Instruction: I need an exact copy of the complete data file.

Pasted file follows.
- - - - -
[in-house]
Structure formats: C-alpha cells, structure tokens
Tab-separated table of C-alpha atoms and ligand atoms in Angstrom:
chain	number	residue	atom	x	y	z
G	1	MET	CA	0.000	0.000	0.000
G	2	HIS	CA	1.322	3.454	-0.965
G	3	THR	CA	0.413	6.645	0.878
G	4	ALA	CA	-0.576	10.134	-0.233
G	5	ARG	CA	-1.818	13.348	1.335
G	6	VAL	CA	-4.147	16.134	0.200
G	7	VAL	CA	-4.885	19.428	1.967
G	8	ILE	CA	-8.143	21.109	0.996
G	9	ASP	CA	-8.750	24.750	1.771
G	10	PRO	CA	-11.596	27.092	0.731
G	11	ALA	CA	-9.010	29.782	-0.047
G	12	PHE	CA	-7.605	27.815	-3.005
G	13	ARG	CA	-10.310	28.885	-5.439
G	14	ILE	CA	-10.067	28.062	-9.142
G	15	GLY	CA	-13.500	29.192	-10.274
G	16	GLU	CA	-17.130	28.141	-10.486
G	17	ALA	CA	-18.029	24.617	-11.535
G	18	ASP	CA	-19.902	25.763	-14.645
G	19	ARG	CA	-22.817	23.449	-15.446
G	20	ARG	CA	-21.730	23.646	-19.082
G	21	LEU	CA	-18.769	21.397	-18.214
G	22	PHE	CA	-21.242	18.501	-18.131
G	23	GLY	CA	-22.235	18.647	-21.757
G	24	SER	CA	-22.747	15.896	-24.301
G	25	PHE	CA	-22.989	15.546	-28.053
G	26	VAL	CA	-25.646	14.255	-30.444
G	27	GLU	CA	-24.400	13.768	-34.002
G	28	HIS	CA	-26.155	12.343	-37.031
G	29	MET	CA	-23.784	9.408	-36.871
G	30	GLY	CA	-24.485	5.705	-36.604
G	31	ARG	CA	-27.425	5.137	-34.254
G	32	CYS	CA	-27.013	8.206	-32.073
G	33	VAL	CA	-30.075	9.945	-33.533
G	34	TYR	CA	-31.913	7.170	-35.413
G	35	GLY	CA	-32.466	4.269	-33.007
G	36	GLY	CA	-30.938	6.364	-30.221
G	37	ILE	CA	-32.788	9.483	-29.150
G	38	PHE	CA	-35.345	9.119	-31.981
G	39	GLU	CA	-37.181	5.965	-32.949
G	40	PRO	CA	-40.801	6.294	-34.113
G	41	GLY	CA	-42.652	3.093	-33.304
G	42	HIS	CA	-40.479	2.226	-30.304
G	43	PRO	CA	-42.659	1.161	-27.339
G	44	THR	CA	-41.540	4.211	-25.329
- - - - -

[in-house]
Structure formats: C-alpha cells, structure tokens
Tab-separated table of C-alpha atoms and ligand atoms in Angstrom:
chain	number	residue	atom	x	y	z
G	1	MET	CA	0.000	0.000	0.000
G	2	HIS	CA	1.322	3.454	-0.965
G	3	THR	CA	0.413	6.645	0.878
G	4	ALA	CA	-0.576	10.134	-0.233
G	5	ARG	CA	-1.818	13.348	1.335
G	6	VAL	CA	-4.147	16.134	0.200
G	7	VAL	CA	-4.885	19.428	1.967
G	8	ILE	CA	-8.143	21.109	0.996
G	9	ASP	CA	-8.750	24.750	1.771
G	10	PRO	CA	-11.596	27.092	0.731
G	11	ALA	CA	-9.010	29.782	-0.047
G	12	PHE	CA	-7.605	27.815	-3.005
G	13	ARG	CA	-10.310	28.885	-5.439
G	14	ILE	CA	-10.067	28.062	-9.142
G	15	GLY	CA	-13.500	29.192	-10.274
G	16	GLU	CA	-17.130	28.141	-10.486
G	17	ALA	CA	-18.029	24.617	-11.535
G	18	ASP	CA	-19.902	25.763	-14.645
G	19	ARG	CA	-22.817	23.449	-15.446
G	20	ARG	CA	-21.730	23.646	-19.082
G	21	LEU	CA	-18.769	21.397	-18.214
G	22	PHE	CA	-21.242	18.501	-18.131
G	23	GLY	CA	-22.235	18.647	-21.757
G	24	SER	CA	-22.747	15.896	-24.301
G	25	PHE	CA	-22.989	15.546	-28.053
G	26	VAL	CA	-25.646	14.255	-30.444
G	27	GLU	CA	-24.400	13.768	-34.002
G	28	HIS	CA	-26.155	12.343	-37.031
G	29	MET	CA	-23.784	9.408	-36.871
G	30	GLY	CA	-24.485	5.705	-36.604
G	31	ARG	CA	-27.425	5.137	-34.254
G	32	CYS	CA	-27.013	8.206	-32.073
G	33	VAL	CA	-30.075	9.945	-33.533
G	34	TYR	CA	-31.913	7.170	-35.413
G	35	GLY	CA	-32.466	4.269	-33.007
G	36	GLY	CA	-30.938	6.364	-30.221
G	37	ILE	CA	-32.788	9.483	-29.150
G	38	PHE	CA	-35.345	9.119	-31.981
G	39	GLU	CA	-37.181	5.965	-32.949
G	40	PRO	CA	-40.801	6.294	-34.113
G	41	GLY	CA	-42.652	3.093	-33.304
G	42	HIS	CA	-40.479	2.226	-30.304
G	43	PRO	CA	-42.659	1.161	-27.339
G	44	THR	CA	-41.540	4.211	-25.329